Massachusetts General Law (MGL) 208 covers divorce. This chapter of the laws of the Commonwealth describe everything from the definition of divorce to alimony, child support, and custody issues. Section 31A pertains to visitation and custody in the best interest of a child and covers abuse of parent or child.
The best interest of the child is the primary determining factor in awarding custody.
An abusive parent may not be awarded sole custody, shared legal custody, or shared physical custody. Custody arrangements must be in the best interest of the child. If one of the parents in a divorce or custody dispute has a history of being an abusive parent, then the court may deny custody or visitation or place restrictions.
The court may order supervised visitation for the abusive parent. The abusive parent may be ordered to attend a certified batterer’s treatment program. They are often ordered to refrain from alcohol and other controlled substance during and up to 24 hours before a scheduled visitation. They may also be restricted from overnight visitation. The court may impose any other condition to provide for the safety of the child.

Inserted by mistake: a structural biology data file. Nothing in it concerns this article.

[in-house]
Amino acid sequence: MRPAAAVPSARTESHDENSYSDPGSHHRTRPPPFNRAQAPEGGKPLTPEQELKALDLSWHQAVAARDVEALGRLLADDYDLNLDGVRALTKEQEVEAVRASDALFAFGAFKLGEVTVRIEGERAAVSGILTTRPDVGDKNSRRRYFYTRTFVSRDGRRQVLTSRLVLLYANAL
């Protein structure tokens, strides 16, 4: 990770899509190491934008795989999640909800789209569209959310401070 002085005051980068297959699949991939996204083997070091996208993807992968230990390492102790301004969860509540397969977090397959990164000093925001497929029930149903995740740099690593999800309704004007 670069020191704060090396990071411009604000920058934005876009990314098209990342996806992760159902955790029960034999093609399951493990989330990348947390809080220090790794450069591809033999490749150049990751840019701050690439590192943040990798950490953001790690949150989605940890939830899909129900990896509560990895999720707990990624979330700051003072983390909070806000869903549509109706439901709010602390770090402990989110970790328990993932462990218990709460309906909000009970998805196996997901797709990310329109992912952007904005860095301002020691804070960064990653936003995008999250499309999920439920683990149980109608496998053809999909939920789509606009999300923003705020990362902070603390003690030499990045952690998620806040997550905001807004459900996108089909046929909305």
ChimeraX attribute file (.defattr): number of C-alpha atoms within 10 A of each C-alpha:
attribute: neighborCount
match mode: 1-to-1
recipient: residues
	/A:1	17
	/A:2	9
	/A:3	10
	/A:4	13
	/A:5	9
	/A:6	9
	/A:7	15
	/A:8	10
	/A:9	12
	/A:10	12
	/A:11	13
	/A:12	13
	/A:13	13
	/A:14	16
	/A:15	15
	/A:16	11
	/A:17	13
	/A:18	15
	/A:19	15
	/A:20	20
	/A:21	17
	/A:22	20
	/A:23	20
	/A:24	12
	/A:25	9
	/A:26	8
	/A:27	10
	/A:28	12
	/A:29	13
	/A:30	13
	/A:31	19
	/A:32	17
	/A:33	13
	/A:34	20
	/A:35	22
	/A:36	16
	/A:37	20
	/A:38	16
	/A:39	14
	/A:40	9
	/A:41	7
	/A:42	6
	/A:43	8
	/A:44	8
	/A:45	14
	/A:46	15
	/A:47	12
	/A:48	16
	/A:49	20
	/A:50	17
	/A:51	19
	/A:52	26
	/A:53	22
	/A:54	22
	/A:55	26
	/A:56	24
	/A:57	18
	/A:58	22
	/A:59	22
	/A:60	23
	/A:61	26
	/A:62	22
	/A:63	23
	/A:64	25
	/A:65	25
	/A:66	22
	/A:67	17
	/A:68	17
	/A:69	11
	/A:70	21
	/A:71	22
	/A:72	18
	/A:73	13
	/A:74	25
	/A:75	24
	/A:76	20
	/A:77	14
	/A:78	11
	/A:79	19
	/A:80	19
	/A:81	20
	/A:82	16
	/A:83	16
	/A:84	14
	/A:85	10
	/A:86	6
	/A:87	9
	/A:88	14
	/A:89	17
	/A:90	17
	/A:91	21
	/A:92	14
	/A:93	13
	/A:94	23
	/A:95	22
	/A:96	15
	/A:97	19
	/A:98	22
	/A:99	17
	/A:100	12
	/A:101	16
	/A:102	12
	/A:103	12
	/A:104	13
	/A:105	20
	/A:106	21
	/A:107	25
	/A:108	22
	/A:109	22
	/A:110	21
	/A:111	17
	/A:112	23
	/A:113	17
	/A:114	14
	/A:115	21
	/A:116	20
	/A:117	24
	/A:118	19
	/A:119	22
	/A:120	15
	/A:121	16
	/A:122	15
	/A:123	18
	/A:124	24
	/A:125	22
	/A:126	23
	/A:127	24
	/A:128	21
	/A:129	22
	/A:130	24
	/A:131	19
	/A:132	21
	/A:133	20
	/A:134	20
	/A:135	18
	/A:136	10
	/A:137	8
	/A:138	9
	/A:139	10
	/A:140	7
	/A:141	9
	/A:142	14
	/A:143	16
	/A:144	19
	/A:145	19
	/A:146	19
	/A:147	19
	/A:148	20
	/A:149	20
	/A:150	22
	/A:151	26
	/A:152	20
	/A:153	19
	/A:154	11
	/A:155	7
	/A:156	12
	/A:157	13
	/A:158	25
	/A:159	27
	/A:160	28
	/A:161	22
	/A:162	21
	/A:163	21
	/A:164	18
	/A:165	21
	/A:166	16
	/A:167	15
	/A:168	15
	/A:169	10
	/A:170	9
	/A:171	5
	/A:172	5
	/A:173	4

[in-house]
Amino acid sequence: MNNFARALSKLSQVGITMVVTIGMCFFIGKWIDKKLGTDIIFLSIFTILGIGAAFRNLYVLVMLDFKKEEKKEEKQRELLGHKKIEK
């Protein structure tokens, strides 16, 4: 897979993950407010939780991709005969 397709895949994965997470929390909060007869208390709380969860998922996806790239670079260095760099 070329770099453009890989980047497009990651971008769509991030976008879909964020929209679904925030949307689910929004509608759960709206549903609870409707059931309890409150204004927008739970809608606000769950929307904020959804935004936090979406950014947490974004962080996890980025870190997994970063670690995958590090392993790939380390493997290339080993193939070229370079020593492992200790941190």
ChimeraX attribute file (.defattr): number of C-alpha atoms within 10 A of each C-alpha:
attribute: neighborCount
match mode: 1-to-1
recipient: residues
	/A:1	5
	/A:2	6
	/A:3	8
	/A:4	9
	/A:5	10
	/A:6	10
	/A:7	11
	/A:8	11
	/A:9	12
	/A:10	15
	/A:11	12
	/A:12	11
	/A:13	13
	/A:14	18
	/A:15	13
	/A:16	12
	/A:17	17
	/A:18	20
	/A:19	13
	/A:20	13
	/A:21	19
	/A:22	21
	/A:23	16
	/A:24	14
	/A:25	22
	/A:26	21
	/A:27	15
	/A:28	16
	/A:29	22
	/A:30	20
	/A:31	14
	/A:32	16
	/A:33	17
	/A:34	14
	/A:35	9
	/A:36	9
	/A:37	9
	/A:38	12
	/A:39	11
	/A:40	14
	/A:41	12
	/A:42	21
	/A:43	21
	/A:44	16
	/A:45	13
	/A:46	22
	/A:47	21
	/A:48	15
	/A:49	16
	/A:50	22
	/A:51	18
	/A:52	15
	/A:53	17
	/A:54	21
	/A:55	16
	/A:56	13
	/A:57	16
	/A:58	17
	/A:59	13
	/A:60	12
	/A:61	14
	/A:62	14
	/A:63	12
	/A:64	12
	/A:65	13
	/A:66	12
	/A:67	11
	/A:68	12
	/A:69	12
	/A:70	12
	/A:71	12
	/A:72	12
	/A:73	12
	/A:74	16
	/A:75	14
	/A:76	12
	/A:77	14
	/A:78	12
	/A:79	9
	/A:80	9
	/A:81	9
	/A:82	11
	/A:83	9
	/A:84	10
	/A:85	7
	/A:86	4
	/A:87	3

Restraining orders are often issued when there is a request for protection and there is concern for the safety of one parent and/or a child. The mere existence of a restraining order (209a) does not serve as proof of abuse or define a parent as abusive. Evidence must be presented that shows a pattern or serious incident of abuse has actually occurred.
Divorcing couples where domestic violence or child abuse has or is occurring should contact a professional and experienced law firm to provide the best representation and to protect the best interest of the children and their own safety.